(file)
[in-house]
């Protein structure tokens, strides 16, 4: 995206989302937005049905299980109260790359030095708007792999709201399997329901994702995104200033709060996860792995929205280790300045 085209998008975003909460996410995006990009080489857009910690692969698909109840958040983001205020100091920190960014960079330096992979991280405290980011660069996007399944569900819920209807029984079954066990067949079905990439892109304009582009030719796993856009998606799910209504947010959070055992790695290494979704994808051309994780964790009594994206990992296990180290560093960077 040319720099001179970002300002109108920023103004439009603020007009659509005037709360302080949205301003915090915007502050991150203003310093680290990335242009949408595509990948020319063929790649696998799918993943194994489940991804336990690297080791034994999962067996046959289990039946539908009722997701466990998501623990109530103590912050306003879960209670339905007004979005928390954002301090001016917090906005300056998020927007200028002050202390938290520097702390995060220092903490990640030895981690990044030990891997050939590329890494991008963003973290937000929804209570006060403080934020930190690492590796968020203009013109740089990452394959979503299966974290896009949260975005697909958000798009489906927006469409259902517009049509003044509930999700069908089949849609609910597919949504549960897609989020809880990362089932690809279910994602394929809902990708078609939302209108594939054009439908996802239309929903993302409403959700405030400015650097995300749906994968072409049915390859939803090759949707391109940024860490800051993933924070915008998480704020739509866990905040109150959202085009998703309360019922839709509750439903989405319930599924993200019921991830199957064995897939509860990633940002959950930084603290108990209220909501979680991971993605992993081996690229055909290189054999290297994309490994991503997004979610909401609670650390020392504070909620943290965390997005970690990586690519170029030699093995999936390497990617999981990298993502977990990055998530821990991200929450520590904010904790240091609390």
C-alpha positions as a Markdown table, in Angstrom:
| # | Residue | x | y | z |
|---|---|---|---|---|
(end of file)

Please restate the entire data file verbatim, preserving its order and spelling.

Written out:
[in-house]
């Protein structure tokens, strides 16, 4: 995206989302937005049905299980109260790359030095708007792999709201399997329901994702995104200033709060996860792995929205280790300045 085209998008975003909460996410995006990009080489857009910690692969698909109840958040983001205020100091920190960014960079330096992979991280405290980011660069996007399944569900819920209807029984079954066990067949079905990439892109304009582009030719796993856009998606799910209504947010959070055992790695290494979704994808051309994780964790009594994206990992296990180290560093960077 040319720099001179970002300002109108920023103004439009603020007009659509005037709360302080949205301003915090915007502050991150203003310093680290990335242009949408595509990948020319063929790649696998799918993943194994489940991804336990690297080791034994999962067996046959289990039946539908009722997701466990998501623990109530103590912050306003879960209670339905007004979005928390954002301090001016917090906005300056998020927007200028002050202390938290520097702390995060220092903490990640030895981690990044030990891997050939590329890494991008963003973290937000929804209570006060403080934020930190690492590796968020203009013109740089990452394959979503299966974290896009949260975005697909958000798009489906927006469409259902517009049509003044509930999700069908089949849609609910597919949504549960897609989020809880990362089932690809279910994602394929809902990708078609939302209108594939054009439908996802239309929903993302409403959700405030400015650097995300749906994968072409049915390859939803090759949707391109940024860490800051993933924070915008998480704020739509866990905040109150959202085009998703309360019922839709509750439903989405319930599924993200019921991830199957064995897939509860990633940002959950930084603290108990209220909501979680991971993605992993081996690229055909290189054999290297994309490994991503997004979610909401609670650390020392504070909620943290965390997005970690990586690519170029030699093995999936390497990617999981990298993502977990990055998530821990991200929450520590904010904790240091609390």
C-alpha positions as a Markdown table, in Angstrom:
| # | Residue | x | y | z |
|---|---|---|---|---|